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The Daily Logos XIV

“Incomparably coherent, closely knit together in all its parts, Thomism is, nevertheless, not what is called a ‘system.’  When it is said that Thomism is distinguished from all other philosophical doctrines by its universalism, that should not be understood as a mere difference of extent, but, on the contrary, as a difference of nature.  The word ‘system’ evokes the idea of a mechanical linking-up, or, at the very least, of a quasi-spatial assemblage of parts and consequently, of a personal, if not arbitrary, choice of elements, as is the case in all artistic constructions.  A system unfolds or travels along bit by bit, starting with its initial elements.  On the contrary, it is essential to Thomism that it require whatever has to do with its construction or its ‘machinery’ to be rigorously subordinated to what belongs to the immanent activity and the vital movement of intellection: it is not a system, an artifact; it is a spiritual organism.  Its inner connections are vital ties where each part exists by the existence of the whole.  The principal parts are not initial parts but, rather, dominant parts or central parts, each one of which is already , virtually, the whole.  Thought makes no personal choice therein among the elements of the real, it is infinitely open to all of them.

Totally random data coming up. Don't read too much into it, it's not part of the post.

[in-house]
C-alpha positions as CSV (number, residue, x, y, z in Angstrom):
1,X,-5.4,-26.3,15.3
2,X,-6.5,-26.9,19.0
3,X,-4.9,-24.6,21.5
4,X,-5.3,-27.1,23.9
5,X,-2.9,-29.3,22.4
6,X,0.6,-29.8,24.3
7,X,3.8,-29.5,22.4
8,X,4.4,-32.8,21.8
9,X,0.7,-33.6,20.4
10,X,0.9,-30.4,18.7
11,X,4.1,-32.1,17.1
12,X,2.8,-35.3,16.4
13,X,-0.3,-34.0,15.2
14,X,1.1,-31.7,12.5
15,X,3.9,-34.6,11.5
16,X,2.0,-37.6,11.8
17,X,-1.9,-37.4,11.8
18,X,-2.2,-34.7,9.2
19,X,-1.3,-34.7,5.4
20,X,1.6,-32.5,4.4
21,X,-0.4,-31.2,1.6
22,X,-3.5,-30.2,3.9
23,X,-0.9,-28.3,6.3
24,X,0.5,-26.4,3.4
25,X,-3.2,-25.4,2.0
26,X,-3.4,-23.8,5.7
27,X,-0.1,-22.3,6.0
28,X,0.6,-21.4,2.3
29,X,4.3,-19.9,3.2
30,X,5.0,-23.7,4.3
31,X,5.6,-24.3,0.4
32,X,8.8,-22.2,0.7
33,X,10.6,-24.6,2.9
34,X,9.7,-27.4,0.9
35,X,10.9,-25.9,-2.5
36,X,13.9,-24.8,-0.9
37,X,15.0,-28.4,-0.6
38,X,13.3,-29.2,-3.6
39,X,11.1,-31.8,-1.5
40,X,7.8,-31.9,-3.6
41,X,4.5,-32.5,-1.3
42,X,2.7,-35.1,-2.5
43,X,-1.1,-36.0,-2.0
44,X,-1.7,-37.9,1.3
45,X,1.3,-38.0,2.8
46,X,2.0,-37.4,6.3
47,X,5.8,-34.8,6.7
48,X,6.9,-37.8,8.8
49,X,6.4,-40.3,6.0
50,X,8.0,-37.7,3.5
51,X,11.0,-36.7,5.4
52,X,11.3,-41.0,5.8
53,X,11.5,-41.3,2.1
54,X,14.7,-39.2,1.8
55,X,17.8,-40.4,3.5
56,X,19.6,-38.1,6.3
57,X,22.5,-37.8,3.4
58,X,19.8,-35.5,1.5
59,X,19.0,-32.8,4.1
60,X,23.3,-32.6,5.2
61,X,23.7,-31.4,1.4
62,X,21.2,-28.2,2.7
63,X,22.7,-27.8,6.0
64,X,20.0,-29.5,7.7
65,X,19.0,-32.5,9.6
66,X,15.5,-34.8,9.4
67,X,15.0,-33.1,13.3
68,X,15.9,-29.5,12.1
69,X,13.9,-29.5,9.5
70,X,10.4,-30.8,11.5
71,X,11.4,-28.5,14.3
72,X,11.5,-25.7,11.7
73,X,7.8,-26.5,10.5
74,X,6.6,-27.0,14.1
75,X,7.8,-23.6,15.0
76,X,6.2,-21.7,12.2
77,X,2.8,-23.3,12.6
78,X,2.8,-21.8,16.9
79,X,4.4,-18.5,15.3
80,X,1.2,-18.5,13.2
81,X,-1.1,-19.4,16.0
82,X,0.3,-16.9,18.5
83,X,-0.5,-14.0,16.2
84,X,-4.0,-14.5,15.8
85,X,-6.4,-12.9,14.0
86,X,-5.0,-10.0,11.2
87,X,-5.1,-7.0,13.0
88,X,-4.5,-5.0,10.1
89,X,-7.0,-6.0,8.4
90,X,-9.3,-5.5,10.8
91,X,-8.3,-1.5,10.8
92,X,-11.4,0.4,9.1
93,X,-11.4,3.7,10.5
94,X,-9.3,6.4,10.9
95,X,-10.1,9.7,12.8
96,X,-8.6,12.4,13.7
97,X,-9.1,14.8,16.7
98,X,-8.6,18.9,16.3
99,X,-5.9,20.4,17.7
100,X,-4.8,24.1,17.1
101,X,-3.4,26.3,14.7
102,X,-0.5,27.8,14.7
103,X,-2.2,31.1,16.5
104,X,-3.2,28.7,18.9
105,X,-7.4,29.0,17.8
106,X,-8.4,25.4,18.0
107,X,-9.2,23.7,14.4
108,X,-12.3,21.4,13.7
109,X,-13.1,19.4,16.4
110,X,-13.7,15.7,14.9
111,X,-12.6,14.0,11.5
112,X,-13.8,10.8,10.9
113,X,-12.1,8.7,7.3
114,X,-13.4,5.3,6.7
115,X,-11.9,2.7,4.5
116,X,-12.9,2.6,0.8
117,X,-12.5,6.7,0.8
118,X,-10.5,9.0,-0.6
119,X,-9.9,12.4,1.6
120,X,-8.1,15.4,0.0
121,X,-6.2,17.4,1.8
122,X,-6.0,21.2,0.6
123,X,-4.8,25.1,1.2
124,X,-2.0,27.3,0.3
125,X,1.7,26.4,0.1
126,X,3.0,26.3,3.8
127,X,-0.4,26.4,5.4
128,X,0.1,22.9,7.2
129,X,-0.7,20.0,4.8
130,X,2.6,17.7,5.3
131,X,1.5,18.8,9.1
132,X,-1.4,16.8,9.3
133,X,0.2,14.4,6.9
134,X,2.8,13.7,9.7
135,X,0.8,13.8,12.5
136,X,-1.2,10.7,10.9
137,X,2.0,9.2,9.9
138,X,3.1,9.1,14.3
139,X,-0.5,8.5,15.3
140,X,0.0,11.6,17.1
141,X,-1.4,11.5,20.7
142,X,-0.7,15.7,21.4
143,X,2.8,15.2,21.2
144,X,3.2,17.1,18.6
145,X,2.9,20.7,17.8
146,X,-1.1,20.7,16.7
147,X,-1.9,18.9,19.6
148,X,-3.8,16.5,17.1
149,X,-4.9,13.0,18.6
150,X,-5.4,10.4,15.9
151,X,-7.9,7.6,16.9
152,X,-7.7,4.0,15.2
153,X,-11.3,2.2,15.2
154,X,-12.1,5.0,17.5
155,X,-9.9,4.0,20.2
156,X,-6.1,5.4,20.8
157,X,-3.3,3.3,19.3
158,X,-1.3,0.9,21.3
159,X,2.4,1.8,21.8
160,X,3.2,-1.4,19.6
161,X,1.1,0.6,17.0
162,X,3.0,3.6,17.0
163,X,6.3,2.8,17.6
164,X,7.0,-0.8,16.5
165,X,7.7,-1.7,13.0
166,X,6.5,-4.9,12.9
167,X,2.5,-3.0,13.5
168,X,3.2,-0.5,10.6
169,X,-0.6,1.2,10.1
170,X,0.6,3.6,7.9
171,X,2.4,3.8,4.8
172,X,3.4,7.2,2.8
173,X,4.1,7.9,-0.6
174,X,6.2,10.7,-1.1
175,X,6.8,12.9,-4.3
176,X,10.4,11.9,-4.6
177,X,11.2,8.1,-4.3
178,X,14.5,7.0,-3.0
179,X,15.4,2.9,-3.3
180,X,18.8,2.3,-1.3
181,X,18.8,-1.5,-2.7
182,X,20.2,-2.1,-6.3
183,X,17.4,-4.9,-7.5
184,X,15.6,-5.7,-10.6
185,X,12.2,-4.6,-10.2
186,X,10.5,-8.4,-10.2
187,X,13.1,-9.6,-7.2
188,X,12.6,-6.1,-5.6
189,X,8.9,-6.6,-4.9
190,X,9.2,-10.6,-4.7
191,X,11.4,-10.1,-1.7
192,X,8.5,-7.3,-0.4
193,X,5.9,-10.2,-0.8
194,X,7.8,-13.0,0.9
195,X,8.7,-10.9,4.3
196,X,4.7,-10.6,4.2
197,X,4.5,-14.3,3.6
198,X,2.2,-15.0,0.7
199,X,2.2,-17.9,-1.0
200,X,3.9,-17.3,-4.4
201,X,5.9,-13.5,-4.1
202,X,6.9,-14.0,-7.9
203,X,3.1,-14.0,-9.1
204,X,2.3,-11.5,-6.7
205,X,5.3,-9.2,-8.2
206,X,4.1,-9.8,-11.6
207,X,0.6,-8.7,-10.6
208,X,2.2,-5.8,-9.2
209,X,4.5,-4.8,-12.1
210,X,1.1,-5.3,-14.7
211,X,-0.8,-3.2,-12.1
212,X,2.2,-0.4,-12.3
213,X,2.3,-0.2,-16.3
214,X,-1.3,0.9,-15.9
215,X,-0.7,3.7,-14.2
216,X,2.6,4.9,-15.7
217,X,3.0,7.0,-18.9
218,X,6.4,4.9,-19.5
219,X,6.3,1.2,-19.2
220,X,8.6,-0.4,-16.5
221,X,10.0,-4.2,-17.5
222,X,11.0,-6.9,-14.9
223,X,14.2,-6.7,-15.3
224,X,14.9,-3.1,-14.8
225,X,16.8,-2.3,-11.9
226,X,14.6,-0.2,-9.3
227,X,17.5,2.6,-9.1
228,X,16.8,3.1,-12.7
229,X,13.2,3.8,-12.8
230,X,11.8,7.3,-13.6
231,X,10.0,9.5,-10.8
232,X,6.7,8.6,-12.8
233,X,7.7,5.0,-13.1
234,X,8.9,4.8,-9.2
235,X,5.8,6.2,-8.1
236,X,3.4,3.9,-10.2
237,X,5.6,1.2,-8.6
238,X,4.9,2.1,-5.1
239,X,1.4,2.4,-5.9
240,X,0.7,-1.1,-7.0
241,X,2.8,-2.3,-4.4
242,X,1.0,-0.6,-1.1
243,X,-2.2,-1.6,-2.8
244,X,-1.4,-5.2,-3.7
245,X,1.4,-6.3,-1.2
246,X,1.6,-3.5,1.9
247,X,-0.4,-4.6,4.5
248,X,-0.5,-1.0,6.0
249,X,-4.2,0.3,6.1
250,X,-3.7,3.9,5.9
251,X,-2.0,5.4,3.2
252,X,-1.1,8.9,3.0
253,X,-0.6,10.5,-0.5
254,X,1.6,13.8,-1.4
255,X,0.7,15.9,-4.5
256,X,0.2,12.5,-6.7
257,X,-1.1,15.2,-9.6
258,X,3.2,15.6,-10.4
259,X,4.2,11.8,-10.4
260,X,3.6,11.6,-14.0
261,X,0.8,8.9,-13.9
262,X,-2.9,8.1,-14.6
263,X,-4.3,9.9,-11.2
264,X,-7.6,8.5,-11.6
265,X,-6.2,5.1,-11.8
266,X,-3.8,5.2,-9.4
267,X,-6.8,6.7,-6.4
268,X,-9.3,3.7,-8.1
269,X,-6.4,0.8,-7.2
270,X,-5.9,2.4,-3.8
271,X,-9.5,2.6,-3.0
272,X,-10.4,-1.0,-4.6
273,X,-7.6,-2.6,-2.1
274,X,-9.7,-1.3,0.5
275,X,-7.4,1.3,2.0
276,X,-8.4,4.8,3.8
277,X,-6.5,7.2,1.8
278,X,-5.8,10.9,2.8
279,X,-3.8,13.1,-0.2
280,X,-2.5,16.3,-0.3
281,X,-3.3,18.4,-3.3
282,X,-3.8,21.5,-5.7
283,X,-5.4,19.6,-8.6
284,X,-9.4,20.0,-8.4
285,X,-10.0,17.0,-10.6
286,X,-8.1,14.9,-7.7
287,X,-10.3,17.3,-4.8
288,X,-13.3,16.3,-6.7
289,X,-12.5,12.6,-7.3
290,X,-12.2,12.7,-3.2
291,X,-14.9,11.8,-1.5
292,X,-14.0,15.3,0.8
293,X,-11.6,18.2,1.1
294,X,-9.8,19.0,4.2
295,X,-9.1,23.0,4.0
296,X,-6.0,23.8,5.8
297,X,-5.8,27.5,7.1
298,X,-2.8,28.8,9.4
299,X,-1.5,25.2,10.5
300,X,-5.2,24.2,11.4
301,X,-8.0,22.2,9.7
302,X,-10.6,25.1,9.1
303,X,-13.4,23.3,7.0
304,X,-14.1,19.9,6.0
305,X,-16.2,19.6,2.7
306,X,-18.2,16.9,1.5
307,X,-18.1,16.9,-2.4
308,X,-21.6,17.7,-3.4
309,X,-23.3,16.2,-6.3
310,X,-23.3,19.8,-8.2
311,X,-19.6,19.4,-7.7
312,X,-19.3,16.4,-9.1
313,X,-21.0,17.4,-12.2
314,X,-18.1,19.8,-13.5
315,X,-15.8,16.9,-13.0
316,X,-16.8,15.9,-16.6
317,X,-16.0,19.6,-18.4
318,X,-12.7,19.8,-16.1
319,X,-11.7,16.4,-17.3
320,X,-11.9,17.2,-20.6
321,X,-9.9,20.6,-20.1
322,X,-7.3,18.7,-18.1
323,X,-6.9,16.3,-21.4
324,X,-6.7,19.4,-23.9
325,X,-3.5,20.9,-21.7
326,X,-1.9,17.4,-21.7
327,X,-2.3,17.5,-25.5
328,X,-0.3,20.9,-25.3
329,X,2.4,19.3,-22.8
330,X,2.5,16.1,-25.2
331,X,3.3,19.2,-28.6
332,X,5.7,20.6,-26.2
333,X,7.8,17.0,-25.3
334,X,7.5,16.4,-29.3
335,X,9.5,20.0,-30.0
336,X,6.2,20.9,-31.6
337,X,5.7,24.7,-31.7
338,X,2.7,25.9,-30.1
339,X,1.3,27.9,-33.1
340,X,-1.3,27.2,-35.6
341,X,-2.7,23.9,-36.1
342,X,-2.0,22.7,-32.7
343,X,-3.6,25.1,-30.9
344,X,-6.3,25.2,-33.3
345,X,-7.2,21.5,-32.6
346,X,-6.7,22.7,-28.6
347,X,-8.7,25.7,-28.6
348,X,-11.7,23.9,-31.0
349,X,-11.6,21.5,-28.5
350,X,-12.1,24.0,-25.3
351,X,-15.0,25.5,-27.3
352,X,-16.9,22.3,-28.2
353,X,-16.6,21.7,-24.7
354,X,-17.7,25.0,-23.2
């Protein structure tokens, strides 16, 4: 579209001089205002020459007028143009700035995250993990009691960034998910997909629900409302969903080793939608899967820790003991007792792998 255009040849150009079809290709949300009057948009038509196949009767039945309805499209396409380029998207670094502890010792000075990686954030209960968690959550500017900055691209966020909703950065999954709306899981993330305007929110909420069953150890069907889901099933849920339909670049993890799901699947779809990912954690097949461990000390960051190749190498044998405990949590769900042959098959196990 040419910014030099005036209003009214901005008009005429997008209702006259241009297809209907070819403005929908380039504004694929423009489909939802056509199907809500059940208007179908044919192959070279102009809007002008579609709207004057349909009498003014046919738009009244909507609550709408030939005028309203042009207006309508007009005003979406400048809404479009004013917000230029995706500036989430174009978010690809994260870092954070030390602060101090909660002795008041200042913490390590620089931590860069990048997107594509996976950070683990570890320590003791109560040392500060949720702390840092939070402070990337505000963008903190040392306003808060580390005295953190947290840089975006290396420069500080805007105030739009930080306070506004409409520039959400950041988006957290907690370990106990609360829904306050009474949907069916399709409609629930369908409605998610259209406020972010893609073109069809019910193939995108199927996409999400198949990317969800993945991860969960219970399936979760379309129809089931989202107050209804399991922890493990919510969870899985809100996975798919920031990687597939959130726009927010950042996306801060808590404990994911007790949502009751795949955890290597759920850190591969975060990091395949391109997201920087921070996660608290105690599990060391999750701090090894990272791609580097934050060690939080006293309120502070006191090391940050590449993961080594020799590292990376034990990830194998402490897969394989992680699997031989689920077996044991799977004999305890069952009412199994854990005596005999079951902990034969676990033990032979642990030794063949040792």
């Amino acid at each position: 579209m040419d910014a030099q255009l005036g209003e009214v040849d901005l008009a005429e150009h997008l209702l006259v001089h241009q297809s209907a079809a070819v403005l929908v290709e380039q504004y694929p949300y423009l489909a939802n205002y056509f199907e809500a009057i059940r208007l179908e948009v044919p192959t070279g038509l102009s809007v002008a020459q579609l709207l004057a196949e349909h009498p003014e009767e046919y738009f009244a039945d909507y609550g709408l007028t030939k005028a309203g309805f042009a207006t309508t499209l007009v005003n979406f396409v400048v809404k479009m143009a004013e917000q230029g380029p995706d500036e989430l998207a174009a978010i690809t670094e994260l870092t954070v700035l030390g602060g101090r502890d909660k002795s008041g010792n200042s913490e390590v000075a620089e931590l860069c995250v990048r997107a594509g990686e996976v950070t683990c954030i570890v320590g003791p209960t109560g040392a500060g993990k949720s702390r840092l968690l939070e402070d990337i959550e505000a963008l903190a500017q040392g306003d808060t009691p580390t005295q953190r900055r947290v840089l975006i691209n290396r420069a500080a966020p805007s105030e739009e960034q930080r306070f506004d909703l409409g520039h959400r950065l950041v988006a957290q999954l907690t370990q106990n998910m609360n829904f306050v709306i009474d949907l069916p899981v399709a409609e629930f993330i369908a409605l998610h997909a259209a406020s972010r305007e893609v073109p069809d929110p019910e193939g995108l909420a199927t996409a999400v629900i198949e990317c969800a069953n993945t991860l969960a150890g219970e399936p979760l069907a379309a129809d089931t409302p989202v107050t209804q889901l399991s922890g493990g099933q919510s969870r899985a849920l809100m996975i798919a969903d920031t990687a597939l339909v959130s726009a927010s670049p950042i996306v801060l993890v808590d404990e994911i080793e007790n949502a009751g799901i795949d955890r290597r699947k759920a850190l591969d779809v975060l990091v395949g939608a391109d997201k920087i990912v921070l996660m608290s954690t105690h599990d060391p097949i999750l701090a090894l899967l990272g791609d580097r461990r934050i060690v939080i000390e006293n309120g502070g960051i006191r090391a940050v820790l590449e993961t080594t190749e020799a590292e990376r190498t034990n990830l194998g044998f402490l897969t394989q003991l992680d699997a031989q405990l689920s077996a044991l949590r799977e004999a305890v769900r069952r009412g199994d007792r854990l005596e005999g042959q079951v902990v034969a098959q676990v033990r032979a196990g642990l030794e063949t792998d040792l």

“In truth, Thomism is a common task.  One is not a Thomist because, in the emporium of systems, one chooses it as if one were choosing one system among others just as you try one pair of shoes after another in a shoestore until you find a pattern that fits your foot better.  If that were the way it was done, it would be more stimulating to cut a system to one’s own measure.  One is a Thomist because one has repudiated every attempt to find philosophical truth in any system fabricated by an individual (even though that individual be called ego) and because one wants to seek out what is true—for oneself, indeed, and by one’s own reason—by allowing oneself to be taught by the whole range of human thought, in order not to neglect anything of that which is.  Aristotle and St. Thomas occupy a privileged place for us only because, thanks to their supreme docility to the lessons of the real, we find in them the principles and the scale of values through which the total effort of this universal thought can be preserved without running the risk of eclecticism and confusion.”

-Jacques Maritain, The Degrees of Knowledge

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